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Glacial Lake Missoula and Its Humongous Floods Paperback – May 1, 2001
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"The book [Glacial Lake Missoula and Its Humongous Floods] is a serious description, for the lay reader, of the several Bretz floods (Lake Missoula was repeatedly created by a glacier dam, which then released suddenly) . . . includes many photos and maps." --Book News, Inc.
About the Author
David Alt is a geology professor at the University of Montana in Missoula. Dedicated to bringing geology to the general public, he cofounded the popular Roadside Geology series. He has written a number of books in the series with coauthor Donald Hyndman, and helps edit others. Alt also teaches elderhostel courses, leads field trips, and presents public lectures about regional geology. He lives in Missoula.
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Top Customer Reviews
The story Professor Alt tells is an extraordinary one put together from many years of painstaking geological work. At the end of the last glaciation about 15,000 years ago, the ice dam that had created a gigantic lake in eastern Montana broke suddenly and catastrophically, releasing a wall of water hundreds of feet high that raced southwest through eastern Washington into the Snake River and thence, via the Columbia Gorge, to the ocean some 600 miles from Glacial Lake Missoula. Simultaneously, another wall of water from Glacial Lake Missoula, as it is now called, travelled west and poured into another glacial lake, Glacial Lake Columbia, which burst its ice dam and thundered southwards, also entering the Columbia River. At three points en route to the ocean (the Wallula Gap, the Columbia Gorge, and the Kalama Narrows), the on-rushing waters encountered choke points that restricted the flow and created huge temporary lakes. The glacial lakes emptied in about a week and the temporary lakes took perhaps a few weeks to empty. The force of water hundreds of feet deep and carrying ice blocks, large rocks, and trees while travelling at fifty miles an hour or more is hard to comprehend. It swept the land clear of topsoil, carved and widened channels and gorges, and plucked large boulders out of solid rock, carrying them for large distances. It created giant waterfalls with huge plunge pools, rapidly eroding the lip of the falls. Major features of eastern Washington, such as the Grand Coulees and the Scablands, were created by these ice age floods. Amazingly, the floods occurred not once but dozens of times over a period of 3,000 years or so. After each flood, the ice dams were rebuilt by tongues of ice spreading southwards from the northern ice sheets of British Columbia only to be broken again as the glacial lakes filled and lifted the dams off their bedrock.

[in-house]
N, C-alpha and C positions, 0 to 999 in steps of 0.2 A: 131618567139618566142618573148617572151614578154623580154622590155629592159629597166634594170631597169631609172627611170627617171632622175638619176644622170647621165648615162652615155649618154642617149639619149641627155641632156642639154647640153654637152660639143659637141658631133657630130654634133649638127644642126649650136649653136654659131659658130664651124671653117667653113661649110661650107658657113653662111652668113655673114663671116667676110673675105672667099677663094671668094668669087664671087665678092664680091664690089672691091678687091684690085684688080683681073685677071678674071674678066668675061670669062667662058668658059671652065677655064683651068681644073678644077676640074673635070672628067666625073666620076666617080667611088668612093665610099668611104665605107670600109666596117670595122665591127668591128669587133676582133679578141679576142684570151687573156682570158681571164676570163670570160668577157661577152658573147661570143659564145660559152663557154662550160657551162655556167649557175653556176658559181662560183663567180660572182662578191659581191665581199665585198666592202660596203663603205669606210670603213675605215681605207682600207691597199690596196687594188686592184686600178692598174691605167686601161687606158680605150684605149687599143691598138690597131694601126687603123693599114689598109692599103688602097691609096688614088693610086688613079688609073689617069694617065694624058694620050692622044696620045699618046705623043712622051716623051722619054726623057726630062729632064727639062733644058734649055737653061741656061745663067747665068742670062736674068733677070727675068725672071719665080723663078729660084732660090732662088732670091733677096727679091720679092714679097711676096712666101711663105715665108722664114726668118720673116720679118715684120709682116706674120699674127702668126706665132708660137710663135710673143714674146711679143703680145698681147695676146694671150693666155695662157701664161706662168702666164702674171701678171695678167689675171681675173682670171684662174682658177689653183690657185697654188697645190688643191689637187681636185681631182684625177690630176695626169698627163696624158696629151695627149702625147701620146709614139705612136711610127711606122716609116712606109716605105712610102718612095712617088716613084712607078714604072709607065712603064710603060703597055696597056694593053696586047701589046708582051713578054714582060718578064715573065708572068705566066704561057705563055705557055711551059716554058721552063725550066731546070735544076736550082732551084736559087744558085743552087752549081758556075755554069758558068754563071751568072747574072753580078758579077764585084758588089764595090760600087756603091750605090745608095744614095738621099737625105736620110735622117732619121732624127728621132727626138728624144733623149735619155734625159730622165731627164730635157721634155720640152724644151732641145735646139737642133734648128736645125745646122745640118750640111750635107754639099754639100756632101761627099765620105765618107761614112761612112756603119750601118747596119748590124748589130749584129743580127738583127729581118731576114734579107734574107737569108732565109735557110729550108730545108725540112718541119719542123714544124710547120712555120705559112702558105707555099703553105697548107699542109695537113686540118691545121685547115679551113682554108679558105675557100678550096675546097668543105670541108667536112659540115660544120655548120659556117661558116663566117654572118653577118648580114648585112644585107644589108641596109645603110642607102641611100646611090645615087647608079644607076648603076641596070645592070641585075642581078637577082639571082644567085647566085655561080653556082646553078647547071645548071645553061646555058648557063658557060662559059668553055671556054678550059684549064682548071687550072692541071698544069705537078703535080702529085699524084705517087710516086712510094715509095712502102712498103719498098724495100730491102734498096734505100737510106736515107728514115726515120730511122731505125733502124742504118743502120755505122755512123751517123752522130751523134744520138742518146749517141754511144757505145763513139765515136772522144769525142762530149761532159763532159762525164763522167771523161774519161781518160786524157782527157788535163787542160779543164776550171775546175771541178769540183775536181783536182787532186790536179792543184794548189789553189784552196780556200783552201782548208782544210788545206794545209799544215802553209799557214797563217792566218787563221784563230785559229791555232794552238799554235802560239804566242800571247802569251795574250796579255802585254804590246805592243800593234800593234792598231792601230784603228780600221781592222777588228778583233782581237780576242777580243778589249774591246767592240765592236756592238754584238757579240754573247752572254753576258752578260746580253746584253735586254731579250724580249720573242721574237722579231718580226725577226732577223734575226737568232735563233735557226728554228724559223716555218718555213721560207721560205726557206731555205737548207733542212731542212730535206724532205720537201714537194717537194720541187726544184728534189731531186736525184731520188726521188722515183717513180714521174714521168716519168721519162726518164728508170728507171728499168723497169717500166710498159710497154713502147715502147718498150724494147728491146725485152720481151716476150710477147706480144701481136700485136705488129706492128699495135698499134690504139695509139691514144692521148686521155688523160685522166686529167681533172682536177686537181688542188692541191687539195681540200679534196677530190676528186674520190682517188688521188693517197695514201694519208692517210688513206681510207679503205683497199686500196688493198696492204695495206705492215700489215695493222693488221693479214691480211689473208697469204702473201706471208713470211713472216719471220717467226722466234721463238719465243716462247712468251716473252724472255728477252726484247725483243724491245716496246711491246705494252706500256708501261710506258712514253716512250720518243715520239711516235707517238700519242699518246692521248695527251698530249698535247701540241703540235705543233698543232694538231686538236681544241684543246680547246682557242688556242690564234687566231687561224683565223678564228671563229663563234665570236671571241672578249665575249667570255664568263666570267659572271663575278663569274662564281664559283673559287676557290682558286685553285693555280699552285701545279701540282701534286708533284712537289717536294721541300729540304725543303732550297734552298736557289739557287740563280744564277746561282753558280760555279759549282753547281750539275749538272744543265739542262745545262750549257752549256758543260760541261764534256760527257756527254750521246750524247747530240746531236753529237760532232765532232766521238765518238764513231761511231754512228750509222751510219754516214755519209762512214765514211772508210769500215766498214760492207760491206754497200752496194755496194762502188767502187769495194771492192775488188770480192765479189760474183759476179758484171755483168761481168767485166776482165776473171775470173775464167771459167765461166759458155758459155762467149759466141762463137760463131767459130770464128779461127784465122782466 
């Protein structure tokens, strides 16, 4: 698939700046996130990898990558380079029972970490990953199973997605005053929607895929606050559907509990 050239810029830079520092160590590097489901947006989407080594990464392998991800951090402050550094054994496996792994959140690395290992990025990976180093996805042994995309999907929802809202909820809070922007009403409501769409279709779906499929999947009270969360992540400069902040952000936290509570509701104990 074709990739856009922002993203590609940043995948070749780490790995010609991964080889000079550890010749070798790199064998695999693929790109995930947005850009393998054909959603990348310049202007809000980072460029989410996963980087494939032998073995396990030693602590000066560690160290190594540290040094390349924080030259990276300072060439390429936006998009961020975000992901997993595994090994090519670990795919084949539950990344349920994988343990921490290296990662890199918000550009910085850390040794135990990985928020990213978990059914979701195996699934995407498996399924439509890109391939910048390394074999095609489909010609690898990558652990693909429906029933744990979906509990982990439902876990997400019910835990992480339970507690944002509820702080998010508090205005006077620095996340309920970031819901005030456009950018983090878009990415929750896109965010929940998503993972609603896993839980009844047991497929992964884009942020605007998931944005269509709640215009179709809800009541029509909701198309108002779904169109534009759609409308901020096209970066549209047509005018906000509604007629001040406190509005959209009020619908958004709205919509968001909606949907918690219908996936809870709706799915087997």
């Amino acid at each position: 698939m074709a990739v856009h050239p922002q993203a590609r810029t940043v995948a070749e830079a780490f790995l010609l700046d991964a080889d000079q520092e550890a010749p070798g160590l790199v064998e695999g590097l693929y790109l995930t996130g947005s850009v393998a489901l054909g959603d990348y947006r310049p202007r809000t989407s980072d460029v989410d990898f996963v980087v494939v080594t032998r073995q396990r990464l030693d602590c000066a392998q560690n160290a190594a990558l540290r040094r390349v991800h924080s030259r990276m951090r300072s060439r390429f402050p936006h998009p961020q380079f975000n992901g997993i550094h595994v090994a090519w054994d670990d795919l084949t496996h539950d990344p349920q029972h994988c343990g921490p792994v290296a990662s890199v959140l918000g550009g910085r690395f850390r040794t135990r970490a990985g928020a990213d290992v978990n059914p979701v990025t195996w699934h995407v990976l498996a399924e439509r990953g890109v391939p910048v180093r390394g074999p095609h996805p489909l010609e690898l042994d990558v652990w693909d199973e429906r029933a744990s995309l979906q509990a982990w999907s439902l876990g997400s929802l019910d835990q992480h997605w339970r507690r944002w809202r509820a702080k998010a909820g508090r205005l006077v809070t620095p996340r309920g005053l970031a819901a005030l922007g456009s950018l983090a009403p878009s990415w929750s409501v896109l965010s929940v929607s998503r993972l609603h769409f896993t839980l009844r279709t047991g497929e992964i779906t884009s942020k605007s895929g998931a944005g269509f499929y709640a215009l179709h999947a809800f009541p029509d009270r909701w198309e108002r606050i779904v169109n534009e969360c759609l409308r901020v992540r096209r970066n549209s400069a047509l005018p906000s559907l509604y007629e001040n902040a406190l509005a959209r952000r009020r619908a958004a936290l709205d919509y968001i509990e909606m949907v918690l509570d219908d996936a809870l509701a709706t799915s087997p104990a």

Using the geological evidence, Professor Alt explains with great care and clarity the details of the various lakes and devastating flows. His explanations are greatly assisted by numerous excellent maps and photographs. Very helpfully, he includes maps of both the ice age features and of the same areas today, showing on the latter towns, roads and other key items. The writing is clear, impassioned, and interesting. Woven into the geological accounts is an account of how the scientific evidence unfolded involving, as it did, the opposition of many opinionated and powerful geologists who refused to accept the possibility of cataclysmic events such as these floods.
I can imagine two possible motivations for a general reader to purchase this book: The first motivation is a desire to learn more about an unusual and dramatic series of events that created the geography of a large area in the north western United States. The second motivation is to make a visit to eastern Washington, the Idaho panhandle, and southwestern Montana more meaningful. This book will more than satisfy both motivations.